Ireland company prepares to launch fossil fuel-free ships

By Lisa Gibson
Ireland-based B9 Shipping Ltd. anticipates the launch of two fossil fuel-free demonstration cargo ships in 2012, powered by soft sails and biogas from anaerobic digestion (AD) of organic waste streams, food waste and landfill gas.

The demonstration ships will be designed and financed in 2010 and built in 2011. One will be a dry bulk carrier, designed for cargo such as wood chips and carried to biomass power plants in the U.K., and the other will be a chemical tanker for bioethanol and biodiesel markets, according to David Surplus, B9 Shipping managing director. The company is initially concentrating on the wood chip and pellet trade between the Baltic states and the U.K., but has identified some potential on the coasts of the U.S. and Canada. The long-term goal is to deploy the vessels all around the world, especially in small island states that rely on small coastal vessels as the backbone of their economies, Surplus said.

B9's sister company, B9 Organic Energy Ltd., is a U.K. market leader in AD and will aid its shipping counterpart in securing an adequate supply of biogas through two means, Surplus said. First, the biogas (60 percent methane and 40 percent carbon dioxide) can be compressed and run through a spark ignition engine to drive the propeller; or the methane component can be liquefied to produce biomethane and run the same spark ignition engine. A 50,000-ton-per-year AD project will provide sufficient biogas to run a 1.5 megawatt engine 24/7, Surplus said. "Because the B9 ship operating plan is focused on saving biogas through optimizing the use of wind power, we are projecting that four ships will be fuelled from each AD project," he said. "To achieve this, it is necessary for the wind speeds along the route to be as high as the North Sea."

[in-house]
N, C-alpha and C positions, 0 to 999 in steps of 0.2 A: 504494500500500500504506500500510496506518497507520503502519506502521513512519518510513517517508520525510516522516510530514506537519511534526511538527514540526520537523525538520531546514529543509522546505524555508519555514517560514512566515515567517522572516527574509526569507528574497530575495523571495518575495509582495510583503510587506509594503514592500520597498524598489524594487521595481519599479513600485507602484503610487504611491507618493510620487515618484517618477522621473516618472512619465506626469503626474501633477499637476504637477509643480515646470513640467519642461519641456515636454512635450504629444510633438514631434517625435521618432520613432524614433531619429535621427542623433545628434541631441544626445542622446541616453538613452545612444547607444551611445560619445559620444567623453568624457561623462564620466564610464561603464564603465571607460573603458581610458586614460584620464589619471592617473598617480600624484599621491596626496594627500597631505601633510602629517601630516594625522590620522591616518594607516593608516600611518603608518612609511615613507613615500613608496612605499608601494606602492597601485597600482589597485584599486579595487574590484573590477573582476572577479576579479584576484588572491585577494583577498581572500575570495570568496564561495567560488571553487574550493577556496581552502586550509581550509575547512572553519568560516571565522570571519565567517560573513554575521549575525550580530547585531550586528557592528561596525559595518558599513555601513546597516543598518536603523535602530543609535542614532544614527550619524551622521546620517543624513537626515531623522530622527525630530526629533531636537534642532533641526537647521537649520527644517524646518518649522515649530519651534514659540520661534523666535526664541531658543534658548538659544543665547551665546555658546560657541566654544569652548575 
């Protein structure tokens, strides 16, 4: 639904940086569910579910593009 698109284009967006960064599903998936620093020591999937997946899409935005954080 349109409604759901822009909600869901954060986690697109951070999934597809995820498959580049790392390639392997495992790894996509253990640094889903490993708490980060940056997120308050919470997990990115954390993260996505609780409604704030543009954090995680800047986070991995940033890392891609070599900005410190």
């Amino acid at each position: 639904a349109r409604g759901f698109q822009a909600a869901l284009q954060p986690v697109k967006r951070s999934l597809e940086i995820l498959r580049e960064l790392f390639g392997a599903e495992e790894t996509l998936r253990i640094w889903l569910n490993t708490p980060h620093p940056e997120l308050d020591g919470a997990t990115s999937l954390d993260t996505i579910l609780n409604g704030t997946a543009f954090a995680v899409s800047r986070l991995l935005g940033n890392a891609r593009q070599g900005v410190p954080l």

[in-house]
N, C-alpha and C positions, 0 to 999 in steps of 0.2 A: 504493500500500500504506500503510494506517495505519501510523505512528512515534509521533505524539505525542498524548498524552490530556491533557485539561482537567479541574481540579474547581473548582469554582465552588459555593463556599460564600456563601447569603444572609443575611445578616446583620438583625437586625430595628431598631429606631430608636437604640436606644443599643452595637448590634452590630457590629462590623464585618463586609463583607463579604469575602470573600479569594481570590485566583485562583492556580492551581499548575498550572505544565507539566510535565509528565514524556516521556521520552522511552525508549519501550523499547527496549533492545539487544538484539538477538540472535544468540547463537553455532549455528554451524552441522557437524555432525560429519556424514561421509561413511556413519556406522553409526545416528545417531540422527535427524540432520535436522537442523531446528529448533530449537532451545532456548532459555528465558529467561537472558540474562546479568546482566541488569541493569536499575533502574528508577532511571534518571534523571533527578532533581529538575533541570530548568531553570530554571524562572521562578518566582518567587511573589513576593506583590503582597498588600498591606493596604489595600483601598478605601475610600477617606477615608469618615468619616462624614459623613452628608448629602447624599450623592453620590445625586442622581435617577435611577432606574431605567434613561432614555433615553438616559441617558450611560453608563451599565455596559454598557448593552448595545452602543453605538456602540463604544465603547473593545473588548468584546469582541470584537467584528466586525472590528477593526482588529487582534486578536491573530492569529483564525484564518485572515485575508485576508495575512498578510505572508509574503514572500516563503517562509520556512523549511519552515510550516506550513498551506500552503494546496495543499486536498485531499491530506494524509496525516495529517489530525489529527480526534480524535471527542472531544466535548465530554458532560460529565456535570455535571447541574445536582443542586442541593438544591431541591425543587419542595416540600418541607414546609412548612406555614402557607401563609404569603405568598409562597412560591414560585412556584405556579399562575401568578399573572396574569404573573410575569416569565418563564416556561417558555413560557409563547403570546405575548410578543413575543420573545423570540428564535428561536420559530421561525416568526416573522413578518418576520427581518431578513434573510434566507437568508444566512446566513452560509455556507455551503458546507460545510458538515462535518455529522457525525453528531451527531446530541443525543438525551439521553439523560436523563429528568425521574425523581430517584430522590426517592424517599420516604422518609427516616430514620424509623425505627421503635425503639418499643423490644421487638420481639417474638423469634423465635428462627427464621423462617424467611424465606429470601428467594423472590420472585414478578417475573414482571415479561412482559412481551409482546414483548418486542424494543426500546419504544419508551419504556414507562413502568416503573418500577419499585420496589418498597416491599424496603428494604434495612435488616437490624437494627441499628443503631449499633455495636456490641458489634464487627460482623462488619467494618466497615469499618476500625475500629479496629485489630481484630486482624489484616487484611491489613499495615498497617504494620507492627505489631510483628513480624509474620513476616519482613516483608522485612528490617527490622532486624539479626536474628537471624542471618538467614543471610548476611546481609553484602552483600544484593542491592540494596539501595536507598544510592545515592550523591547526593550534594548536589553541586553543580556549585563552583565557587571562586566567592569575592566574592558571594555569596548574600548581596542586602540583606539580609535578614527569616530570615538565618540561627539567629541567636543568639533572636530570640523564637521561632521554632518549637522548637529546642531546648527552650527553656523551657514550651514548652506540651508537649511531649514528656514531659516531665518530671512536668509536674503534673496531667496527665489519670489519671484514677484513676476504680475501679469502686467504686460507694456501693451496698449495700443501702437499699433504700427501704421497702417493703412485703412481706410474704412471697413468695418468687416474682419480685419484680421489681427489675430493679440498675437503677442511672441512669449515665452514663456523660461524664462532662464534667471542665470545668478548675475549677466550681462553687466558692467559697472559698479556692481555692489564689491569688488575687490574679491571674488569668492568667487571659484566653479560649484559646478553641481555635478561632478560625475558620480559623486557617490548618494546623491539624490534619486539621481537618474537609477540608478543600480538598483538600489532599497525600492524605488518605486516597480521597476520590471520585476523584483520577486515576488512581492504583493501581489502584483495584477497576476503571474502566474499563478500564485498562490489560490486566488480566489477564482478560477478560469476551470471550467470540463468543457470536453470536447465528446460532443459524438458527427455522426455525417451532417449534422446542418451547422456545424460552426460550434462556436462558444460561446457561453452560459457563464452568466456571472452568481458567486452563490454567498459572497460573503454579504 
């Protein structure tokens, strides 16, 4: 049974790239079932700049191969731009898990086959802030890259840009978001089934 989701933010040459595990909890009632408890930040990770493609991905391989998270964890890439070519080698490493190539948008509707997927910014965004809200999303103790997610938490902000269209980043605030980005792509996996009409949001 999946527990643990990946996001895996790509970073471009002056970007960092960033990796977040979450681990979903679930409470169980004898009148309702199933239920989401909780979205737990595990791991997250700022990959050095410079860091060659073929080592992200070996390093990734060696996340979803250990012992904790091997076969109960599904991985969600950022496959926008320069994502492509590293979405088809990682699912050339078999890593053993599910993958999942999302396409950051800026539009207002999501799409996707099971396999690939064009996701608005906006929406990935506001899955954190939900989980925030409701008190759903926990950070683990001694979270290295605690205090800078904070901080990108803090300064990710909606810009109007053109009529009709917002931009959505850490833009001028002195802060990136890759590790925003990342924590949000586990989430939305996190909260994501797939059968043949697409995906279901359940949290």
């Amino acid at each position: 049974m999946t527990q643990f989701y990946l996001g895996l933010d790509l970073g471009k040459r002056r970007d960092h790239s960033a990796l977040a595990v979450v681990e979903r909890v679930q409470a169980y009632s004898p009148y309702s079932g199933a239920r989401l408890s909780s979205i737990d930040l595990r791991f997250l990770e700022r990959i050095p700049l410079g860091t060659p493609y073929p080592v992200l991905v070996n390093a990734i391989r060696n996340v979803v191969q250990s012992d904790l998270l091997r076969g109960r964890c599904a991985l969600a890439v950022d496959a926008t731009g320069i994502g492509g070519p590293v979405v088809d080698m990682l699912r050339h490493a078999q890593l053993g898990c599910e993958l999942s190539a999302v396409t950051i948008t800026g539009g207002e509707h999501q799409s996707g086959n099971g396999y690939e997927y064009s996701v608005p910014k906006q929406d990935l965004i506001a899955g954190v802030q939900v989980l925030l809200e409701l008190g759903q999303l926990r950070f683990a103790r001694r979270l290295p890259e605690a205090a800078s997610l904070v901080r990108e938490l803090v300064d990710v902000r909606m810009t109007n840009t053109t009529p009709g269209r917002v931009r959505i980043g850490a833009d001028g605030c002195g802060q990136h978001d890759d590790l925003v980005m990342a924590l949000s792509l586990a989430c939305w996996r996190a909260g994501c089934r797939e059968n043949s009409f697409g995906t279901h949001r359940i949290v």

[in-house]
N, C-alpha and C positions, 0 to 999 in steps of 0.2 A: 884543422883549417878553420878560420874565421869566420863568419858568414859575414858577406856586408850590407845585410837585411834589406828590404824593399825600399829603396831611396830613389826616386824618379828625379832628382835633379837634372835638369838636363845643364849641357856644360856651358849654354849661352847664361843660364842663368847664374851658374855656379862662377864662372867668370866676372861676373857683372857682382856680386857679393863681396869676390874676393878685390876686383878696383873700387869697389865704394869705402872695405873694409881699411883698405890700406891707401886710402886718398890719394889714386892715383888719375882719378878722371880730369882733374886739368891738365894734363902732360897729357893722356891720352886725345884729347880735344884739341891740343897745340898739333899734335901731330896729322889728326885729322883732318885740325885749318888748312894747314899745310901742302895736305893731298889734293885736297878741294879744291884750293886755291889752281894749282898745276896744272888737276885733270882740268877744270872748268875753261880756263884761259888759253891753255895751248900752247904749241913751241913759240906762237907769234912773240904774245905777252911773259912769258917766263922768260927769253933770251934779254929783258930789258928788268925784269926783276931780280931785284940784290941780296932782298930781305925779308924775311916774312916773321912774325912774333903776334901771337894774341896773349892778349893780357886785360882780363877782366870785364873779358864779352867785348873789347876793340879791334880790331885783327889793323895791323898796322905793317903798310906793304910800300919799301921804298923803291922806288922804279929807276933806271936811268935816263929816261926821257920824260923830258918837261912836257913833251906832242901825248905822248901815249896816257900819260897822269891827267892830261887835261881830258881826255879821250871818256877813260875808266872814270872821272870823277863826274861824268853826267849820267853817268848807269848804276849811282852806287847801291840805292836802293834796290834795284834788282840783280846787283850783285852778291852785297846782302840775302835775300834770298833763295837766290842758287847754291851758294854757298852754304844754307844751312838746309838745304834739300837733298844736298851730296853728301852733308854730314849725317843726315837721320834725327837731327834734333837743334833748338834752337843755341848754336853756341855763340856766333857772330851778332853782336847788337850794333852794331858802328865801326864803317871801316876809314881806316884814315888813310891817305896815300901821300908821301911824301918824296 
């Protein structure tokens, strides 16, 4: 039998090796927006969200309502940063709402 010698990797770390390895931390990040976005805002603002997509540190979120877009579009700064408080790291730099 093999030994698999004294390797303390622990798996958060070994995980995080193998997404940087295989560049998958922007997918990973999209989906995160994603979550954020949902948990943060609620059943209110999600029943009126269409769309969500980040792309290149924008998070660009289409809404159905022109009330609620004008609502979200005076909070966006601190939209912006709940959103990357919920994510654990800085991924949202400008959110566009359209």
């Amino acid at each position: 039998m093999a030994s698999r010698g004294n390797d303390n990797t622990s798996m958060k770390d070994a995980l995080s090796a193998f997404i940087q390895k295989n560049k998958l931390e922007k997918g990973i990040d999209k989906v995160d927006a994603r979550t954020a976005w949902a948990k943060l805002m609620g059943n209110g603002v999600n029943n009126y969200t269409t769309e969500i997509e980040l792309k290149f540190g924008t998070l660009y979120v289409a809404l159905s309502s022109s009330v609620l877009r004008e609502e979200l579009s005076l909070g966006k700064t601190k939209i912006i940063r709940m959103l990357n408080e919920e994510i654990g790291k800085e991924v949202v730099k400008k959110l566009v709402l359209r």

"We also will provide best practice environmental performance over the life of the contract, which is important if the biomass power plant planning permission is granted on this basis," he said. "We will always need to identify a suitable return cargo for ships and if no trades already exist, we have the ability to stimulate new trades supporting new industries. In particular, we are keen to transport recyclate for reprocessing because those commodities also have strong environmental performance targets."

Once the demonstration vessels have proven themselves, the company has an initial commercial target to build 50 dry bulk vessels, which would allow the U.K. biomass industry to comply with the new Renewable Energy Directive from the EU of 10 percent, Surplus said. "Thereafter, and as we move closer to the low-carbon economy, we foresee that the majority of the 1,800 coasters in EU waters and 10,000 throughout the world will need to be replaced with fossil fuel-free vessels," he said.

-Lisa Gibson